Error, iPads and attribution



Deconstructing a tail strike incident

On August 1 last year, a Qantas 737-838 (VH-VZR) suffered a tail-strike while taking off from Sydney airport, and this week the ATSB released it’s report on the incident. The ATSB narrative is essentially that when working out the plane’s Takeoff Weight (TOW) on a notepad, the captain forgot to carry the ‘1’ which resulted in an erroneous weight of 66,400kg rather than 76,400kg. Subsequently the co-pilot made a transposition error when carrying out the same calculation on the Qantas iPad resident on-board performance tool (OPT), in this case transposing 6 for 7 in the fuel weight resulting in entering 66,400kg into the OPT. A cross check of the OPT calculated Vref40 speed value against that calculated by the FMC (which uses the aircraft Zero Fuel Weight (ZFW) input rather than TOW to calculate Vref40) would have picked the error up, but the crew mis-interpreted the check and so it was not performed correctly.

The ATSB found that the most significant contributing factor was that the Flight Crew Operating Manual (FCOM) procedure for crew comparison of the calculated Vref40 speed, which was designed to assist in identifying a data entry error, could be mis-interpreted, thereby negating the effectiveness of the check. So, goes the ATSB’s narrative, this is clearly a human error and procedural issue (1) and all we need to do is tighten up on the procedural controls. I call this the ‘try harder’ approach to system safety.

An argument is defined by what it ignores and the perspectives it opposes (explicitly or implicitly)


According to the ATSB narrative this is a story all about human error and procedural violation, which are implied to be inevitable. Unreflectingly we might accept this narrative, because it’s a powerful and traditional one. But rather than doing so let’s deconstruct the ATSB’s narrative a little and see where we end up. Applying Derrida’s rules of deconstruction we first set aside whether we think the ATSB’s narrative is ‘warranted’, and look for a counter narrative that can stand in opposition to it. We don’t have far to look for such an argument in this case. If we reject crew and procedural issues as being causally significant then we’re left with the design of the cybernetic system and in particular the interfaces as significant contributing factors.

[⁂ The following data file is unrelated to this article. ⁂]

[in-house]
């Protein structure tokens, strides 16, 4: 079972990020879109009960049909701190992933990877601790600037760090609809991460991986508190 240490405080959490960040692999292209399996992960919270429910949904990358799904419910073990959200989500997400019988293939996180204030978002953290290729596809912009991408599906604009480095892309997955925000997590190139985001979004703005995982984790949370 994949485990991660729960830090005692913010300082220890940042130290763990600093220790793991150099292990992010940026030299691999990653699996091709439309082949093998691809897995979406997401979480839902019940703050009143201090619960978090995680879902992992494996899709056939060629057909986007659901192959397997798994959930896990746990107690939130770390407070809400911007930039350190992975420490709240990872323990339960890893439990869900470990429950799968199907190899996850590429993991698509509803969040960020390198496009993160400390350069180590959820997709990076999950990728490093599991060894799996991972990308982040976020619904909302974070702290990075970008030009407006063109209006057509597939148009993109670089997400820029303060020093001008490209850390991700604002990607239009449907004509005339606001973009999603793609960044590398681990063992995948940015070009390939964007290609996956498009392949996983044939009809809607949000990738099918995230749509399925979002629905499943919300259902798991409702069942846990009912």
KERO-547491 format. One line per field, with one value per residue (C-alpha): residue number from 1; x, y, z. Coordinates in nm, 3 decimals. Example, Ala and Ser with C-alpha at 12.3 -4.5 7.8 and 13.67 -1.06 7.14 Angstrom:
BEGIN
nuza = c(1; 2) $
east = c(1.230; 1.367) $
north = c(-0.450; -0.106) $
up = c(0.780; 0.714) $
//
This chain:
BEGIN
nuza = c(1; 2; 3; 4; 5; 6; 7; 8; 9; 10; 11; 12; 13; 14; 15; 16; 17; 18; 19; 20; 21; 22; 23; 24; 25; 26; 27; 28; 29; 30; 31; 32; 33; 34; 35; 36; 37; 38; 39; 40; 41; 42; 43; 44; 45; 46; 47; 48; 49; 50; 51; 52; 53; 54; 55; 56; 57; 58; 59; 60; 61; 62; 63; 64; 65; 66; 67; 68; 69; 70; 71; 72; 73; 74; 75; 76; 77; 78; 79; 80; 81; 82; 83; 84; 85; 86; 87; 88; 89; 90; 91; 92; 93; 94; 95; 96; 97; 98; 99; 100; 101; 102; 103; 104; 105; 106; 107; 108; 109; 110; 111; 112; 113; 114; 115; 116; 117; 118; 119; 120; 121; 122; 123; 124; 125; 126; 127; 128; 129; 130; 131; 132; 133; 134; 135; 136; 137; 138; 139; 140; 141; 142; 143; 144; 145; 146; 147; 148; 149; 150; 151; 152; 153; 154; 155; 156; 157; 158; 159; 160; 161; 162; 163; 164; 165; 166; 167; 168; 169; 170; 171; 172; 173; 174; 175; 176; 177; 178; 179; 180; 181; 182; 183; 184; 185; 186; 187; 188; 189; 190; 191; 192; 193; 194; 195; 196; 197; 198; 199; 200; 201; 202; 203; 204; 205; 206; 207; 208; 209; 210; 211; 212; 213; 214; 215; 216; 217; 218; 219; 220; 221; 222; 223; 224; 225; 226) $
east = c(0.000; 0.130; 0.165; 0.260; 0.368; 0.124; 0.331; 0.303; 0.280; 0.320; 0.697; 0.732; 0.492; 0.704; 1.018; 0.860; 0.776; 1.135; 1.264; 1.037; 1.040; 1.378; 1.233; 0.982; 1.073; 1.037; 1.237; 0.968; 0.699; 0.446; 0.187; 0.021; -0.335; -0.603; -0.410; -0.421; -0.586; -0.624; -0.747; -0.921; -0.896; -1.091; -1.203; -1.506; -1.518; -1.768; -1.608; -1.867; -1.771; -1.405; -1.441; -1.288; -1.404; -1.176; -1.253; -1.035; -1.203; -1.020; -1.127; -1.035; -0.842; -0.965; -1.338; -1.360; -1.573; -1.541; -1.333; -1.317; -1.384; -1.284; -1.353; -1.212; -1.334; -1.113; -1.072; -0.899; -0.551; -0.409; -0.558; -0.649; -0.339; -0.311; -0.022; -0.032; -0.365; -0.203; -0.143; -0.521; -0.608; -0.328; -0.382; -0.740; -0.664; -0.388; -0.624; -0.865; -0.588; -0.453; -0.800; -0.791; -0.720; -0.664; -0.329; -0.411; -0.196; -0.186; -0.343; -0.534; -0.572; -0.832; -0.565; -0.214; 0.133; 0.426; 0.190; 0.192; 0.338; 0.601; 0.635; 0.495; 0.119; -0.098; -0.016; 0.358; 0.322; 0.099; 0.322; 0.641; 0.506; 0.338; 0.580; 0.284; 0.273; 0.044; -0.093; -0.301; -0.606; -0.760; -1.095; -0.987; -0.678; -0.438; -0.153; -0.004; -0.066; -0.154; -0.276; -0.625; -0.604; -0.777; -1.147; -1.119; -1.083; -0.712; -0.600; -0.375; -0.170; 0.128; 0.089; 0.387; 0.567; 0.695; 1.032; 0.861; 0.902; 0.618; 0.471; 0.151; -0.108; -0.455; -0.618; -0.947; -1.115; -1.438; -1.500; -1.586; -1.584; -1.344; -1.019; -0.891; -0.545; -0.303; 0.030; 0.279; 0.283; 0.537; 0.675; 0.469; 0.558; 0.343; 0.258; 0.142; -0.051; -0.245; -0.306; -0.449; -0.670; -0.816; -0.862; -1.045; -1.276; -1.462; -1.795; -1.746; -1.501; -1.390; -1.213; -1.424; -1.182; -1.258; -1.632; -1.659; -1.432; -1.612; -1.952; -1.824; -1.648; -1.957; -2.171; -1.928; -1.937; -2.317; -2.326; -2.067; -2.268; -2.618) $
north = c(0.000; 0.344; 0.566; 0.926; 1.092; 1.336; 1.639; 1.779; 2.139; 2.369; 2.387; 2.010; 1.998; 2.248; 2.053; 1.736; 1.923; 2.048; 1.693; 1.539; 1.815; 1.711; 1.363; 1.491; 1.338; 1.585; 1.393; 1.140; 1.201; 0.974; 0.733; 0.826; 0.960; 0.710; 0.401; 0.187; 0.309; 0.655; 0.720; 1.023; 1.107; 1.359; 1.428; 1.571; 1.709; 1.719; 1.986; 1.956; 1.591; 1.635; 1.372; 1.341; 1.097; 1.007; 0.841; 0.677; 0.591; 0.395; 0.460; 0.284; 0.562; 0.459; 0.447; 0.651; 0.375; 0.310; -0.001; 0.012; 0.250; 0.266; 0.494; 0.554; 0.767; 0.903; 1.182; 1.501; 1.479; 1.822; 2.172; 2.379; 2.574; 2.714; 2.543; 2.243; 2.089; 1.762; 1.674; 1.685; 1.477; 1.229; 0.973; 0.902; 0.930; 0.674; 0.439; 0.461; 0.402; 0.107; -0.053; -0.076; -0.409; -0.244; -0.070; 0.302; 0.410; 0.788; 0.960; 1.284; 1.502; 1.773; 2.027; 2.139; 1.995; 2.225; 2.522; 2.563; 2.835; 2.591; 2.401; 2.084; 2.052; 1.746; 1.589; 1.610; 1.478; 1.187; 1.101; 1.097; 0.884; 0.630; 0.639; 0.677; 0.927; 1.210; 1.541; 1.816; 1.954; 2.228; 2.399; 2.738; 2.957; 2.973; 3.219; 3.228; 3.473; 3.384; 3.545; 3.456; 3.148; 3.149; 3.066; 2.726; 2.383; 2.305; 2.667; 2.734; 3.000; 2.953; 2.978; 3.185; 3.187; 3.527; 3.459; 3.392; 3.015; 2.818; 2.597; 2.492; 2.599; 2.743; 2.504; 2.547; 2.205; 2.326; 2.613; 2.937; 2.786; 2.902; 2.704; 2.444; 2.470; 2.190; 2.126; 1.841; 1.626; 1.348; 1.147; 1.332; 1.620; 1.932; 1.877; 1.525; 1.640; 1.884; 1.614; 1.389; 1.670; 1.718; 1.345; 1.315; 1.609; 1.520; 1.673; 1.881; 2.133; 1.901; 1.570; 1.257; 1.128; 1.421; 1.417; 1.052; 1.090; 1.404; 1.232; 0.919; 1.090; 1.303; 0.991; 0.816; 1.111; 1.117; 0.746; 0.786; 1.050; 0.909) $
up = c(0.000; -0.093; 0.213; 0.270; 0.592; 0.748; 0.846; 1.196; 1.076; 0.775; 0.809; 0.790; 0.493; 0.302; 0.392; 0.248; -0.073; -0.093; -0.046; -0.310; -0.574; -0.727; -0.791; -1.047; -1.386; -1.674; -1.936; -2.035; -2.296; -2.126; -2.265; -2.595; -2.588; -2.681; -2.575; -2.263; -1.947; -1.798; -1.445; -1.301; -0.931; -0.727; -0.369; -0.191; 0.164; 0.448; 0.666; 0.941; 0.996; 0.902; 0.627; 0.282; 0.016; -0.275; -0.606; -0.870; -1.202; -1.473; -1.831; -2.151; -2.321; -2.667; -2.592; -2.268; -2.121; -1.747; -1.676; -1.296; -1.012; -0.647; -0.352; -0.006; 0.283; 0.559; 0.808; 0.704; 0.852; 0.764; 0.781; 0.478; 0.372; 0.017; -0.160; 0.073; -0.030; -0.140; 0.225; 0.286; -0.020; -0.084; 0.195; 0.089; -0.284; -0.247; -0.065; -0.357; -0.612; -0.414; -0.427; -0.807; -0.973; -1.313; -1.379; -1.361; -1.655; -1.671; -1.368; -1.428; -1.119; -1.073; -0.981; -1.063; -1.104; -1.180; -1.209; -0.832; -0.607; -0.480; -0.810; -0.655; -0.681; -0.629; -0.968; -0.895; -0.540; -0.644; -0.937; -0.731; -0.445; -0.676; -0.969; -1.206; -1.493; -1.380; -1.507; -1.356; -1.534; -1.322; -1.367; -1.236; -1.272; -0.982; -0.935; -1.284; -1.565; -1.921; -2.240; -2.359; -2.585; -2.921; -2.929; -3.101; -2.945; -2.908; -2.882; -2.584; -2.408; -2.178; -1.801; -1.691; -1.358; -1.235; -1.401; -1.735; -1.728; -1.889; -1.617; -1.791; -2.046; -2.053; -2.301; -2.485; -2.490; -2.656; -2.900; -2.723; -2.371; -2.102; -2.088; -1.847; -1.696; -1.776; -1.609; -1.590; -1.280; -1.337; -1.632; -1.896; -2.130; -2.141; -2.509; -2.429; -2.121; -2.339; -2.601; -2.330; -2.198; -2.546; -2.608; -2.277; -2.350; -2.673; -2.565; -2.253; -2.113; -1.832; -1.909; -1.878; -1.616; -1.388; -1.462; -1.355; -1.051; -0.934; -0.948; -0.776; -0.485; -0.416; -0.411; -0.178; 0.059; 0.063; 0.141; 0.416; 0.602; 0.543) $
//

OPT showing erroneous TOW entered

Let’s look at the first officer’s transcription error (3) in that light. In this case the first officer calculated the correct TOW, then entered the most significant digit of the TOW as a ‘6’ rather than ‘7’. Transcription errors are a common outcome where the user is required to enter data as a string of digits. Considering this error as attributable to the interface rather than solely to the operator then opens up the possibility of doing something about it. For example we could substitute the use of a scroll wheel (as supported by the iPad) for the ordinary qwerty keyboard. Using a scroll wheel would reduce the likelihood of a straight transcription error because it requires both the deliberate ‘eyes down’ selection of a value as well as two separate actions, select and commit, to enter it (4). This sort of interface change would ideally eliminate (5) the occurrence of data transcription errors at point of entry into the system rather than allowing it to flow through the chain of information processing until it was detected using the Vref40 speed cross check (6).

If we step back a little and consider the wider view of our system another issue emerges. We are apparently asking the crew to act as a ‘data entry’ function between the hardcopy load sheet ‘system’ and the OPT ‘system’. Apparently the crew have to hand calculate the TOW based on the ZFW and fuel values on the load sheet then enter this into the OPT. This is known technically as a ‘kludge’, that point where system designers get the human operators to act as the glue between two poorly integrated systems. Clearly a bar-code on the load sheet or using electronic transfer of data direct to the OPT would obviate the need for data entry. Likewise using the OPT to calculate TOW based on a/c fuel state and load sheet ZFW would obviate the need for an error prone ‘handraulic’ calculation.